What Happens When Design Thinking Meets Data? Better HR

At Namely, we pair technology with a human touch to create what we call HR for Humans. We believe HR strategies should be designed with the employee experience in mind so you can support engaged, happy workers—the key to any good business. A study by economists at the University of Warwick found that employee happiness led to a 12% spike in productivity and unhappy workers were 10% less productive.

HR professionals are always looking for ways to improve employee experiences. With rapidly changing priorities in the workplace—a greater emphasis on people instead of processes in everything from social media recruiting to employee benefits selection—new HR strategies pop up every day. Oftentimes, combining two very different strategies in ways that may not seem possible at first can be the key to the best outcomes.

Take design thinking and data analytics. Creativity and science. It may seem impossible for both to work hand in hand in your workplace, but the results may surprise you.

Design Thinking

Around the world, design thinking is entering conversations about the workplace. It’s all about focusing on the human experience to find solutions that work better for your business, be it with a customer or an employee.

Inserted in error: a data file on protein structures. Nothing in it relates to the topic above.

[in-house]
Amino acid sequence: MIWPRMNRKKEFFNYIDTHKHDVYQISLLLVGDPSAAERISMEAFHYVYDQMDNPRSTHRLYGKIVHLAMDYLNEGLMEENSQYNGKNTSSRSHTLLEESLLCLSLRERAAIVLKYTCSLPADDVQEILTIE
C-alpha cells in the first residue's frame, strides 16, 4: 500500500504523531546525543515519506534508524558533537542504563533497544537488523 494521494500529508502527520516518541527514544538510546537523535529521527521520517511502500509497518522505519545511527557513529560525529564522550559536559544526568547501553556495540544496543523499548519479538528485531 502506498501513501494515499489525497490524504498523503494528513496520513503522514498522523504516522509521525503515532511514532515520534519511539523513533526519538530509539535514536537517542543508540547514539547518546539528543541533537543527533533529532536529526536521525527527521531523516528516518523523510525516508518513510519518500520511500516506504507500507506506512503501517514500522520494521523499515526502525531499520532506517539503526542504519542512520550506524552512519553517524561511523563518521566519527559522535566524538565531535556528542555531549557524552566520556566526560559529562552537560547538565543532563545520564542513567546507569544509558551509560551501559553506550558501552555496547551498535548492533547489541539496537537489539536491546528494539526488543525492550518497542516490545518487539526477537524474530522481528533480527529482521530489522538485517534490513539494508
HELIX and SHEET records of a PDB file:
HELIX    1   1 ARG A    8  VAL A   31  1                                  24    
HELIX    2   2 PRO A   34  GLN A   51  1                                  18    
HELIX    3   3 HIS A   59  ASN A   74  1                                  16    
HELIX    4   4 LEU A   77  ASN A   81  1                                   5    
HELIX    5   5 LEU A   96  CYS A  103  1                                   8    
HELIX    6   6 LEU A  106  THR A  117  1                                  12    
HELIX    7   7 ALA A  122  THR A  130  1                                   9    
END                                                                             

Just because the practice is described as “design” doesn’t mean it’s wholly artistic in nature. Instead, design thinking looks at problem-solving as a trial and error process, taking into account a person's experience and emotion. Tim Brown, credited for defining the design thinking process, describes it in a blog post as “a more collaborative, human-centered approach that can be used to solve a broader range of challenges.”

The Harvard Business Review outlines the concept in four principles to be used when developing ideas. First, focus on a user’s experience. This is where emotion comes into play. When you look to the user to determine which improvements can result in better experiences, your innovations become more effective. Next, use models to examine complex problems. Then, create new, working prototypes. We’ll go through a specific human resources example regarding prototypes at the end of this post. Finally, tolerate failure—trial and error. The best way to find the best solution is to test it. Not every idea is gold, but there is only one way to find that out.